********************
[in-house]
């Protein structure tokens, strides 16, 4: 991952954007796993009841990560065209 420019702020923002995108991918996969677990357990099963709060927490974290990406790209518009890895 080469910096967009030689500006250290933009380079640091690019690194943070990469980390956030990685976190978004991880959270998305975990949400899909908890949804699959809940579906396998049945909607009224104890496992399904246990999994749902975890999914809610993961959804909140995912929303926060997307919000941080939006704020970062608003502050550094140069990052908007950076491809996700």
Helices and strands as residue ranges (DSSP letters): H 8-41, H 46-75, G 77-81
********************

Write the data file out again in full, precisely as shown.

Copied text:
[in-house]
């Protein structure tokens, strides 16, 4: 991952954007796993009841990560065209 420019702020923002995108991918996969677990357990099963709060927490974290990406790209518009890895 080469910096967009030689500006250290933009380079640091690019690194943070990469980390956030990685976190978004991880959270998305975990949400899909908890949804699959809940579906396998049945909607009224104890496992399904246990999994749902975890999914809610993961959804909140995912929303926060997307919000941080939006704020970062608003502050550094140069990052908007950076491809996700």
Helices and strands as residue ranges (DSSP letters): H 8-41, H 46-75, G 77-81